Athletics Australia recently confirmed at its Annual General Meeting honours to five outstanding contributors to the sport.
Legendary coach Pat Clohessy AM was announced as a Life Governor of Athletics Australia while Max Binnington, Chris Bradshaw, Mike Hurst and Peter Lawler were all granted Life Member status.
Below are the details of their award citations. Athletics Australia congratulates them all on their richly deserved awards.
Pat Clohessy AM
Pat Clohessy’s contribution to athletics has been influential and passionate – making an indelible impression on the sport in Australia and earning accolades from around the world.
He was an accomplished athlete. In the twilight of his career at 29 years of age he was selected in the Australian Team for the Commonwealth Games in Perth. He ran both the one and three mile events, finishing seventh at the longer distance.
The highlight of Max Binnington’s competitive career would undoubtedly be his two Commonwealth Games medals – a silver in Edmonton in 1978 and a bronze four years earlier in Christchurch. But in reality they were just early high points in a long and still continuing devotion to his sport which has included a three year term as President of Athletics Victoria.
Few people have approached each of their roles in Australian athletics with as much enthusiasm asChris Bradshaw.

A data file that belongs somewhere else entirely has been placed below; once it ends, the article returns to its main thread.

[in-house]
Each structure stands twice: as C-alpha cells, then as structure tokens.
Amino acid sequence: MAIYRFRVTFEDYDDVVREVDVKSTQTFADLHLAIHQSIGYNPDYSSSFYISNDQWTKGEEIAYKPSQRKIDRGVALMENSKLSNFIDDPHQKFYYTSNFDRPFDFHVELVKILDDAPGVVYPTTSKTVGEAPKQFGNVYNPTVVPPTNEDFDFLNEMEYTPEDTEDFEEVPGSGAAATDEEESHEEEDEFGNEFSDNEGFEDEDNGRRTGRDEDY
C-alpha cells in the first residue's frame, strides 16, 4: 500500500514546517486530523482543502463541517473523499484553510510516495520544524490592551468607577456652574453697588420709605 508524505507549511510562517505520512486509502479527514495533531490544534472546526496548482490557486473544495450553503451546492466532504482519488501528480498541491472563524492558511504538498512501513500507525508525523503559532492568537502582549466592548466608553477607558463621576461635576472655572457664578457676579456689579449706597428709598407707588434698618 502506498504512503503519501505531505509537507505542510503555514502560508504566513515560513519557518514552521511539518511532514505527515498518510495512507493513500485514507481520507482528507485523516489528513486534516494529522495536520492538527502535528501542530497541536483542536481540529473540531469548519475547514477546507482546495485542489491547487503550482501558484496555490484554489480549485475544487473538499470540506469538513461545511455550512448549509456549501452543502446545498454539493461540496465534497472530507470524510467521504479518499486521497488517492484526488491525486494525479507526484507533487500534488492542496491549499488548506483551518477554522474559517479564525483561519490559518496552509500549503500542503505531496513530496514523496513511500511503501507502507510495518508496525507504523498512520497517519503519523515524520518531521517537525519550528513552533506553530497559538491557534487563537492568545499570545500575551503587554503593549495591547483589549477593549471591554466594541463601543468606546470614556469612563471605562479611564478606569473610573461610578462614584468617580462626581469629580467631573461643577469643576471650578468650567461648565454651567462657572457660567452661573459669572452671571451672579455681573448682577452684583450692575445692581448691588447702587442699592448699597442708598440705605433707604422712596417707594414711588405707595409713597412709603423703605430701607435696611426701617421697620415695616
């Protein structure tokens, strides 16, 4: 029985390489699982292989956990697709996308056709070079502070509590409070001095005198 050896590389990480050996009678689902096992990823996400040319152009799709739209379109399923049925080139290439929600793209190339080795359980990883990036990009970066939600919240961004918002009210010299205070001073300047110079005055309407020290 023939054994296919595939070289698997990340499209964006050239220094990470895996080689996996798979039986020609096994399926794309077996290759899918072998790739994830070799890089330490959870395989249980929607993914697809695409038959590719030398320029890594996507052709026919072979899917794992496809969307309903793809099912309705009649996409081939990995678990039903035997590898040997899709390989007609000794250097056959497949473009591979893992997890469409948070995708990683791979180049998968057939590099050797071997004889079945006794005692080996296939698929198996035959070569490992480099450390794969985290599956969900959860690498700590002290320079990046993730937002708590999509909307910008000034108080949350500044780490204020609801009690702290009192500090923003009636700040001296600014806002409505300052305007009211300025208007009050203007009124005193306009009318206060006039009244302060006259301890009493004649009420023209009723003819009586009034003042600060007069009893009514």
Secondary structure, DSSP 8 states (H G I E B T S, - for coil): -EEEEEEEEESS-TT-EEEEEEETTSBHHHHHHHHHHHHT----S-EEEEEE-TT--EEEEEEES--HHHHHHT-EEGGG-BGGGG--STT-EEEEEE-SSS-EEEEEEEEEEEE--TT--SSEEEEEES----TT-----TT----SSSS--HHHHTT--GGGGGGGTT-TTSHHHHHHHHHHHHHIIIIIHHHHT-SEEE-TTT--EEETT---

As an athlete he was unstoppable – competing at each level from club to international with equal gusto and enjoyment. Perhaps typical of a decathlete, he also gave great support and encouragement to his team mates and opponents alike.
Mike Hurst began his involvement in athletics as a more than capable schoolboy and club sprinter and long jumper – but his contributions to the sport as both a coach and journalist went well beyond.
His passion and understanding of the sport were unquestionably evident in his work in both areas.
As a young journalist Mike was a prolific reporter on many sports but quickly he became most known for his writings on his own – athletics. Both at News Limited and with the then specialist publication,Australasian Track and Field Athletics he not only reported the facts but was unafraid of providing opinion as to what might benefit to the sport.
Peter Lawler is amongst the finest examples of an athlete who achieved at national level and who then continued to make a fine contribution to the sport of athletics in other ways.
He is perhaps best known as coach to Commonwealth Games champion and Olympic silver medallist, Louise McPaul-Currey and a host of other high-achieving track and field athletes but within the sport he is widely acknowledged for a very special devotion and commitment to coaching in general and coach education in particular.